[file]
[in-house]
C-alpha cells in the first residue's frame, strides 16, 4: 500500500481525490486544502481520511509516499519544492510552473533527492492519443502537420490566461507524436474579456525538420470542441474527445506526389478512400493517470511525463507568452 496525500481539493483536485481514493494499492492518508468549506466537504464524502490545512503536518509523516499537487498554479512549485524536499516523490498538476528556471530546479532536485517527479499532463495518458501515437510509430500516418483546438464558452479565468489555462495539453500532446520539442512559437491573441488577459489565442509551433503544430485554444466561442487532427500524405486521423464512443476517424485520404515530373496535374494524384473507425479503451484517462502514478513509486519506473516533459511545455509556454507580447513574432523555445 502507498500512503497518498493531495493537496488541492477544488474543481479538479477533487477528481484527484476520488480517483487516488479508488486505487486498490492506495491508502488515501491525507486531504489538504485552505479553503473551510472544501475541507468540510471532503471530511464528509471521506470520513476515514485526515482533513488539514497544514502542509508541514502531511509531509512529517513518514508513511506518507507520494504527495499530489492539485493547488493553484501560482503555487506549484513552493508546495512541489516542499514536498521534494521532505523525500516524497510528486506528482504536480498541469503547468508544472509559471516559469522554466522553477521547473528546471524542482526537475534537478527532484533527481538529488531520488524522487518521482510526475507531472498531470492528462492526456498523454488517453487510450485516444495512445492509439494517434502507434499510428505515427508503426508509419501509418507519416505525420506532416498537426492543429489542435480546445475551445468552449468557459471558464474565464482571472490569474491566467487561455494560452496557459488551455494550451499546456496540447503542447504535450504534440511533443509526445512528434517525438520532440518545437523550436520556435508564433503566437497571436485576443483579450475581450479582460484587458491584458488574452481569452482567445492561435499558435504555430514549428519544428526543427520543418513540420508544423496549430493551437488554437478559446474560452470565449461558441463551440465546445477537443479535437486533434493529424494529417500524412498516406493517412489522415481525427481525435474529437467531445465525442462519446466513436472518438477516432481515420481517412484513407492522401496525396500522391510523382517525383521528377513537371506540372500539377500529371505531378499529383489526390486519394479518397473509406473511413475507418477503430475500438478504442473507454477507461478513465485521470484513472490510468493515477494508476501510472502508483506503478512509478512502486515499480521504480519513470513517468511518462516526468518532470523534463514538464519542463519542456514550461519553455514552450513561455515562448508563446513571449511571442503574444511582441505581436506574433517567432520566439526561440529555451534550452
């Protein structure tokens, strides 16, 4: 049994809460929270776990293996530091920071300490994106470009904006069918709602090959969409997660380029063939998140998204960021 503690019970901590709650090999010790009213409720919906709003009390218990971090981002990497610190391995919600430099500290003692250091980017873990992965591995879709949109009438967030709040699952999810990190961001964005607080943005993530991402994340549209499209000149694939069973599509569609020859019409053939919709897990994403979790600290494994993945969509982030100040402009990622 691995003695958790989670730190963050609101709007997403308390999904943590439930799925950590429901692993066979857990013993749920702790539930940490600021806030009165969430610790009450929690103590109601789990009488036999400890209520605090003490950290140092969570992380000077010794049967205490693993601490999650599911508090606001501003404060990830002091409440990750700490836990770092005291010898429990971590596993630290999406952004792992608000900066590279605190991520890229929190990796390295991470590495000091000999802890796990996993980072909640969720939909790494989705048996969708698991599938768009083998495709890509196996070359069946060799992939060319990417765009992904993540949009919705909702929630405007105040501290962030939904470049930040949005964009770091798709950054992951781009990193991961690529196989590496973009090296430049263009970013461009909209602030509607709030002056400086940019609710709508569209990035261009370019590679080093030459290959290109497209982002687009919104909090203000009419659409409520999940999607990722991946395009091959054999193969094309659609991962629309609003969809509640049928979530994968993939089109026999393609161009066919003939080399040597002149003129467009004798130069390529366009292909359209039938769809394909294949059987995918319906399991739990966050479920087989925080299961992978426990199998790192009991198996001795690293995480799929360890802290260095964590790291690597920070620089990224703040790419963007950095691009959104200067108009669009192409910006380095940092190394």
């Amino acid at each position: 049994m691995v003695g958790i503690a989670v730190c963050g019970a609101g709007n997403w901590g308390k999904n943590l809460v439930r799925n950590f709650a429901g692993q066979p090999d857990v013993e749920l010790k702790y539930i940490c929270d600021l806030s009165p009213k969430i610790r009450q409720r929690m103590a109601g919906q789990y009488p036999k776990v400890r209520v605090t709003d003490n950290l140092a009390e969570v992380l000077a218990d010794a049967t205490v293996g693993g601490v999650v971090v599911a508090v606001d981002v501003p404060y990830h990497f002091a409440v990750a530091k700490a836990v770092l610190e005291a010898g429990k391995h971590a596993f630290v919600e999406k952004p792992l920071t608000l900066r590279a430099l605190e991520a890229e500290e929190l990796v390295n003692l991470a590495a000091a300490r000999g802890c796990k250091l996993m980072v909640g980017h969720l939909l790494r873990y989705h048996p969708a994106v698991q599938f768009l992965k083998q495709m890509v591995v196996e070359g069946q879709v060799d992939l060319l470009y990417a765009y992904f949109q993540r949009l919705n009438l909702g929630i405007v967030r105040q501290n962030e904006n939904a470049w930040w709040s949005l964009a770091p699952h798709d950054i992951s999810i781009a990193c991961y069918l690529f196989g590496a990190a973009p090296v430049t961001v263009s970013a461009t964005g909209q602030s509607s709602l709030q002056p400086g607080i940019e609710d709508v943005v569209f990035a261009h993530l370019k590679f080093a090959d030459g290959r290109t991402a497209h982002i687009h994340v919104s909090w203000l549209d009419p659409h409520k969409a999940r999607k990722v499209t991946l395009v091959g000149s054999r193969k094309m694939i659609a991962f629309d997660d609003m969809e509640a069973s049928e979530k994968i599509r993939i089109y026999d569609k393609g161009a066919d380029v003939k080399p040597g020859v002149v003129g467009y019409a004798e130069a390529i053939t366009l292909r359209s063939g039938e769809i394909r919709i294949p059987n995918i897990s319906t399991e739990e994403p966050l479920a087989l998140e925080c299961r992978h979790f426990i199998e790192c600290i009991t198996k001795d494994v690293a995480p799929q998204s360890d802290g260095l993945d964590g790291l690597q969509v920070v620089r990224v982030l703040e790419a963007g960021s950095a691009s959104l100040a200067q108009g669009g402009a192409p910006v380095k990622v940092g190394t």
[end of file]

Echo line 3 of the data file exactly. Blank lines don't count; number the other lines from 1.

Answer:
């Protein structure tokens, strides 16, 4: 049994809460929270776990293996530091920071300490994106470009904006069918709602090959969409997660380029063939998140998204960021 503690019970901590709650090999010790009213409720919906709003009390218990971090981002990497610190391995919600430099500290003692250091980017873990992965591995879709949109009438967030709040699952999810990190961001964005607080943005993530991402994340549209499209000149694939069973599509569609020859019409053939919709897990994403979790600290494994993945969509982030100040402009990622 691995003695958790989670730190963050609101709007997403308390999904943590439930799925950590429901692993066979857990013993749920702790539930940490600021806030009165969430610790009450929690103590109601789990009488036999400890209520605090003490950290140092969570992380000077010794049967205490693993601490999650599911508090606001501003404060990830002091409440990750700490836990770092005291010898429990971590596993630290999406952004792992608000900066590279605190991520890229929190990796390295991470590495000091000999802890796990996993980072909640969720939909790494989705048996969708698991599938768009083998495709890509196996070359069946060799992939060319990417765009992904993540949009919705909702929630405007105040501290962030939904470049930040949005964009770091798709950054992951781009990193991961690529196989590496973009090296430049263009970013461009909209602030509607709030002056400086940019609710709508569209990035261009370019590679080093030459290959290109497209982002687009919104909090203000009419659409409520999940999607990722991946395009091959054999193969094309659609991962629309609003969809509640049928979530994968993939089109026999393609161009066919003939080399040597002149003129467009004798130069390529366009292909359209039938769809394909294949059987995918319906399991739990966050479920087989925080299961992978426990199998790192009991198996001795690293995480799929360890802290260095964590790291690597920070620089990224703040790419963007950095691009959104200067108009669009192409910006380095940092190394």